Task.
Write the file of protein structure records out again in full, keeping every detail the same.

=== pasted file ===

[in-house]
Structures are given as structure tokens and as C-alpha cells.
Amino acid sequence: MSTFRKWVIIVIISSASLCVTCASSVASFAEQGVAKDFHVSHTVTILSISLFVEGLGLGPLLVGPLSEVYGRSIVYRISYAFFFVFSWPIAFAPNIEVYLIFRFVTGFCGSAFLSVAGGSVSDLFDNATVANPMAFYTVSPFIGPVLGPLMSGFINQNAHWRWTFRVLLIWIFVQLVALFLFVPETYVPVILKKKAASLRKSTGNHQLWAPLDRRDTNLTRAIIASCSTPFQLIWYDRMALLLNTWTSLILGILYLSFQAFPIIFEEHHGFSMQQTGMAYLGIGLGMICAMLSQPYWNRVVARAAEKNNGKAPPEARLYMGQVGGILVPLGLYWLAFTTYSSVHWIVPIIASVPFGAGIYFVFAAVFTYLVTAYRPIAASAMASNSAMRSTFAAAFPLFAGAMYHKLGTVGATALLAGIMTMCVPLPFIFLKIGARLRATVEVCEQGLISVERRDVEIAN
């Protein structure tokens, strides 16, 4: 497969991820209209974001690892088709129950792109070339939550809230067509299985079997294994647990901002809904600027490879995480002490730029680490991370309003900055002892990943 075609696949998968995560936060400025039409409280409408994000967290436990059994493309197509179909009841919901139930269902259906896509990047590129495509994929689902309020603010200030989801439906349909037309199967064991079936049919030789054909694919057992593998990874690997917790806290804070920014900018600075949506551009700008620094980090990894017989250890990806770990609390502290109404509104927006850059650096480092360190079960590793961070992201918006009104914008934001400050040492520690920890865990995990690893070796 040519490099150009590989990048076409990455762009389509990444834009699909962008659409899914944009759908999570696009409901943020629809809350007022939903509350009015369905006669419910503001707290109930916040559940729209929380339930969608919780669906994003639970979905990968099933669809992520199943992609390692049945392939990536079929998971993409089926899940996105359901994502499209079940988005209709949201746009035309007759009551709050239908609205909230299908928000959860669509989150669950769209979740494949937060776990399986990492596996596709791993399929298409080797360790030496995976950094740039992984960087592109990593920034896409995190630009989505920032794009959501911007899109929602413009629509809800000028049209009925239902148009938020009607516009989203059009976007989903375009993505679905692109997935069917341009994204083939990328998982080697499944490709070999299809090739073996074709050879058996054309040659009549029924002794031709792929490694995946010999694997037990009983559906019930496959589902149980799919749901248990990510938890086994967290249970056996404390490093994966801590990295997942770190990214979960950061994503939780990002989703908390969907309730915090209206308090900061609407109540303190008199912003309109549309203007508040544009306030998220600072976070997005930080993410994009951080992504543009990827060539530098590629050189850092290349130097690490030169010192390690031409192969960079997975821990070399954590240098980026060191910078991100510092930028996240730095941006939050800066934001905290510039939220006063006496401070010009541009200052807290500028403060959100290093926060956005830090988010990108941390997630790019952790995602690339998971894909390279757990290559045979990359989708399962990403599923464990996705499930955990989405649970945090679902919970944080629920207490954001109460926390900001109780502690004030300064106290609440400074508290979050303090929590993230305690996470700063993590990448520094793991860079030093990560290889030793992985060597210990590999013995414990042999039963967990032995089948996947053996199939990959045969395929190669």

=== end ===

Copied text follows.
[in-house]
Structures are given as structure tokens and as C-alpha cells.
Amino acid sequence: MSTFRKWVIIVIISSASLCVTCASSVASFAEQGVAKDFHVSHTVTILSISLFVEGLGLGPLLVGPLSEVYGRSIVYRISYAFFFVFSWPIAFAPNIEVYLIFRFVTGFCGSAFLSVAGGSVSDLFDNATVANPMAFYTVSPFIGPVLGPLMSGFINQNAHWRWTFRVLLIWIFVQLVALFLFVPETYVPVILKKKAASLRKSTGNHQLWAPLDRRDTNLTRAIIASCSTPFQLIWYDRMALLLNTWTSLILGILYLSFQAFPIIFEEHHGFSMQQTGMAYLGIGLGMICAMLSQPYWNRVVARAAEKNNGKAPPEARLYMGQVGGILVPLGLYWLAFTTYSSVHWIVPIIASVPFGAGIYFVFAAVFTYLVTAYRPIAASAMASNSAMRSTFAAAFPLFAGAMYHKLGTVGATALLAGIMTMCVPLPFIFLKIGARLRATVEVCEQGLISVERRDVEIAN
């Protein structure tokens, strides 16, 4: 497969991820209209974001690892088709129950792109070339939550809230067509299985079997294994647990901002809904600027490879995480002490730029680490991370309003900055002892990943 075609696949998968995560936060400025039409409280409408994000967290436990059994493309197509179909009841919901139930269902259906896509990047590129495509994929689902309020603010200030989801439906349909037309199967064991079936049919030789054909694919057992593998990874690997917790806290804070920014900018600075949506551009700008620094980090990894017989250890990806770990609390502290109404509104927006850059650096480092360190079960590793961070992201918006009104914008934001400050040492520690920890865990995990690893070796 040519490099150009590989990048076409990455762009389509990444834009699909962008659409899914944009759908999570696009409901943020629809809350007022939903509350009015369905006669419910503001707290109930916040559940729209929380339930969608919780669906994003639970979905990968099933669809992520199943992609390692049945392939990536079929998971993409089926899940996105359901994502499209079940988005209709949201746009035309007759009551709050239908609205909230299908928000959860669509989150669950769209979740494949937060776990399986990492596996596709791993399929298409080797360790030496995976950094740039992984960087592109990593920034896409995190630009989505920032794009959501911007899109929602413009629509809800000028049209009925239902148009938020009607516009989203059009976007989903375009993505679905692109997935069917341009994204083939990328998982080697499944490709070999299809090739073996074709050879058996054309040659009549029924002794031709792929490694995946010999694997037990009983559906019930496959589902149980799919749901248990990510938890086994967290249970056996404390490093994966801590990295997942770190990214979960950061994503939780990002989703908390969907309730915090209206308090900061609407109540303190008199912003309109549309203007508040544009306030998220600072976070997005930080993410994009951080992504543009990827060539530098590629050189850092290349130097690490030169010192390690031409192969960079997975821990070399954590240098980026060191910078991100510092930028996240730095941006939050800066934001905290510039939220006063006496401070010009541009200052807290500028403060959100290093926060956005830090988010990108941390997630790019952790995602690339998971894909390279757990290559045979990359989708399962990403599923464990996705499930955990989405649970945090679902919970944080629920207490954001109460926390900001109780502690004030300064106290609440400074508290979050303090929590993230305690996470700063993590990448520094793991860079030093990560290889030793992985060597210990590999013995414990042999039963967990032995089948996947053996199939990959045969395929190669």